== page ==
Bata is a distinct technique of movement and sound that in its sacred
form is specifically for the appeasement of Shàngó. Bata drums were used
to call the people to the king, announcing visitors, sending messages
and warnings for those within hearing range, and used in rituals and poetry
(orikis). Metaphorical descriptions of kings and gods can be relayed through
praise poetry conveyed through a series of carefully performed tones from
bata drums. Having lived among the people and demonstrated his power over
natural forces Shàngó was deified when he died. Honouring him became a
sacred form that today has both sacred and secular derivatives shared
throughout the African Diaspora. What you can admire about Badejo’s choreographic
portrayal of Shàngó is the contrast. A reflection on Elemental Passions
though removes the veil that simultaneously compels and conceals deeper
readings of dance work made and performed in the African Diaspora.
What is achieved in Badejo’s work is a recasting of legend to illustrate
a metaphor for today’s Africanist dance practice. Badejo suggest there
are possible borrowings at present in urban dance forms like hip hop with
its body waves and locking that have the same dynamic and visceral characteristics
as bata. Badejo believes the movement characteristics evidenced in urban
dance forms are derivatives of Africanist aesthetic and that aesthetic
is bata. Bata, as well as urban dance forms and forms of jazz dance exhibit
several Africanist traits. A predominance of percussive performance style
accompanied with complex layering of rhythms that are compounded by complimentary
use of accentuation suspended above what is already being executed.
is also social commentary or connotation of lived experience. Elemental
Passions illustrates the nature of Shàngó’s character or as Badejo puts
it, Shàngó’s coolness. Coolness (itutu) is certainty of truth and an assuredness
that permeates a person’s spirit demonstrating gentleness and eloquent
generosity. Coolness in Yoruba aesthetic illustrates a choice to calm
or pacify orisha forces and is a deliberate action to focus manifest power
of an orisha for acts of worship or be illustrative of idealised action.
Badejo states that Shàngó’s coolness is attributable to his being multi-tribal;
his mother is from Nupe and his father from Yoruba, southwest of Nigeria.
This dual ethnicity provided an open mindedness for art practice that
influenced Shàngó’s drumming and dancing. Dual ethnicity made it possible
for Shàngó to be open to different cultures. Badejo believes Shàngó’s
range of creativity is due to his dual nationality and is reflected in
his particular sensibility and his worshipers’ modality preferences in
drumming and dancing throughout the African Diaspora.
In ‘Elemental Passions’, Shango’s movement vocabulary varies from the
traditional to the contemporary, from the African to European, angular
body design follows linear balances on one foot. Every move acknowledges
the embodiment of consensual movement vocabularies. Solos, duets, and
trios in composition and virtuosity for its own sake illustrate that the
canon of European ballet is not the only purveyor of typical contemporary
dance-making devices. Shàngó in this sense is a model or is it Badejo’s
idealisation of what it is to be genealogically connected to the African
Diaspora. Elemental Passions illustrates hybridisation; the deliberate
or consequential mixing and fusion of disparate modalities that strive
or is it thrive in the mist of transformation. The shifting space of Diaspora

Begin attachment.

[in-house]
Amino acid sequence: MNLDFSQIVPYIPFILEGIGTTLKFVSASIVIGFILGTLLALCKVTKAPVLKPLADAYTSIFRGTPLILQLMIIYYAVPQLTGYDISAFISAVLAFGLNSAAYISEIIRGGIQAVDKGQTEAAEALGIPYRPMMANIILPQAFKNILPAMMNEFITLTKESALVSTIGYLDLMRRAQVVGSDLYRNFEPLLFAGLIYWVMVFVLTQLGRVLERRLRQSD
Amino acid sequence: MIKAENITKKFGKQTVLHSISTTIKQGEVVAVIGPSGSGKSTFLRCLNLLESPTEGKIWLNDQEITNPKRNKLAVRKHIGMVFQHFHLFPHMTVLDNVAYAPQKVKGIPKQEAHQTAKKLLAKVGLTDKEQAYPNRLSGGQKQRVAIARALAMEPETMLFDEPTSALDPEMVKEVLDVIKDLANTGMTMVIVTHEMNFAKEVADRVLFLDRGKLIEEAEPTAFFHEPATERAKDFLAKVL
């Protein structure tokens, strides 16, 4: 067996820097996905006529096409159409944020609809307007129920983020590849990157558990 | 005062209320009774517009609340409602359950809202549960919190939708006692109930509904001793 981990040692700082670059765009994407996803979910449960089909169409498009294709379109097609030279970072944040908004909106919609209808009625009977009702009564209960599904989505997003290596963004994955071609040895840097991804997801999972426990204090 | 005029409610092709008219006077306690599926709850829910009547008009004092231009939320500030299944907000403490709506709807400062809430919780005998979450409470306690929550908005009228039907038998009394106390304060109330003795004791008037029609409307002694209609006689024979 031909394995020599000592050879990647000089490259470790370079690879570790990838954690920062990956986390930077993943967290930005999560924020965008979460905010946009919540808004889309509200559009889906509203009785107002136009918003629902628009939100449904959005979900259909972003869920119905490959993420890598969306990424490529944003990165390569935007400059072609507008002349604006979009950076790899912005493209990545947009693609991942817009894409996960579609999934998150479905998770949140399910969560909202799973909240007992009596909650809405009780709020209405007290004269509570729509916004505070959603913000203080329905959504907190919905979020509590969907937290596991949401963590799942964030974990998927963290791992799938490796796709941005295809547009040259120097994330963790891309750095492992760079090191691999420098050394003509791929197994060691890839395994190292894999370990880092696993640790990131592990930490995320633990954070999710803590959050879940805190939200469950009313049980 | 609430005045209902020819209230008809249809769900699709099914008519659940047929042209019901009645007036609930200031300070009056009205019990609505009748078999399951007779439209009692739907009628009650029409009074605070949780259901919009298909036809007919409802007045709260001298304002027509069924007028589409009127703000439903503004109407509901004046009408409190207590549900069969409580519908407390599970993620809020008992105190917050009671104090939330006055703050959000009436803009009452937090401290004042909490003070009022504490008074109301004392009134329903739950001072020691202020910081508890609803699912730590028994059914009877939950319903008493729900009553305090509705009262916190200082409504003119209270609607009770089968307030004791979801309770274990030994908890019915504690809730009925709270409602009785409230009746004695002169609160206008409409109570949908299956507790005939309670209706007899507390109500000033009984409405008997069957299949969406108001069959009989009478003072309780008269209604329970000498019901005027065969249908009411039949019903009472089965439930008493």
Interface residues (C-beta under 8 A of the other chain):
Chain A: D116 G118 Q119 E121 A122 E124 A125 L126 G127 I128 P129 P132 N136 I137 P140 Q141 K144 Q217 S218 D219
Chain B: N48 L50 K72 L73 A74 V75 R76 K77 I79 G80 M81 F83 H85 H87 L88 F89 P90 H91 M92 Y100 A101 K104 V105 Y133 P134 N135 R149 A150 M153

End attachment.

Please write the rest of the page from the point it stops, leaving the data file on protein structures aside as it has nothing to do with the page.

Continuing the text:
dance practice is the wellspring of transliterated dance practice. This
is the global landscape where the canons of European dance are decentred
and inspired by the margins. Nationality fragments and the combination
of ethnicities become the starting point to complex renderings of what
it is or is it how to live in this world.
A forceful but focused passage of weight is the basis upon which one of
the dances is done with a hatchet, an effectual symbol of Shàngó’s power.
This power is further emphasised through a distribution of staccato and
legato moves. The strong, crack sound of bata drum accompanied a thrust
move that brings hip and shoulder blade forward and back which is followed
succinctly with ripples of the stomach. Presence is not without resonance
in this work where it is apparent the idea of power from thunder is not
without its relation to the strength of the earth. Mzo Gasa, and Isioma
Williams accompany Anthony in this telling of the legendary life of Shàngó
that in act two transforms legend into parallel dance affectations from
today’s African Diaspora movement vocabularies.
anthill is transformed into an urban landscape of high rises and skyscrapers.
Oyo or New York our protagonists is now cast in the city doing urban dance
moves; each dancer doing a solo illustrating that bata informs her or
his coolness. From the dance I get the sense that coolness is endowed
with a confidence to endure the tribulations of trying circumstances.
It is a metaphor that alludes to those character traits that provide the
ability to withstand trying as well as oppressive life experiences. The
metaphor also illustrates the seemingly boundless wellspring of creativity
available to those who seek to embody the skills required of disparate
African, European and American movement vocabularies. Coolness is an attitude
in movement, in disposition; it is bold and fresh as well as resolute.
The movement is polyrhythmic as well as poly centred with facial expressions
that are calm almost angelic at one point, stern or wild the next. The
ritualistic characterisations of Shàngó are transformed in Elemental Passions
as the sacred is transformed into the secular within the proscenium arch.
Strategies for living are revealed as well as varied strategies for how
dance is made within the African Diaspora.
Edited by Stuart
Please join the discussion
in our forum.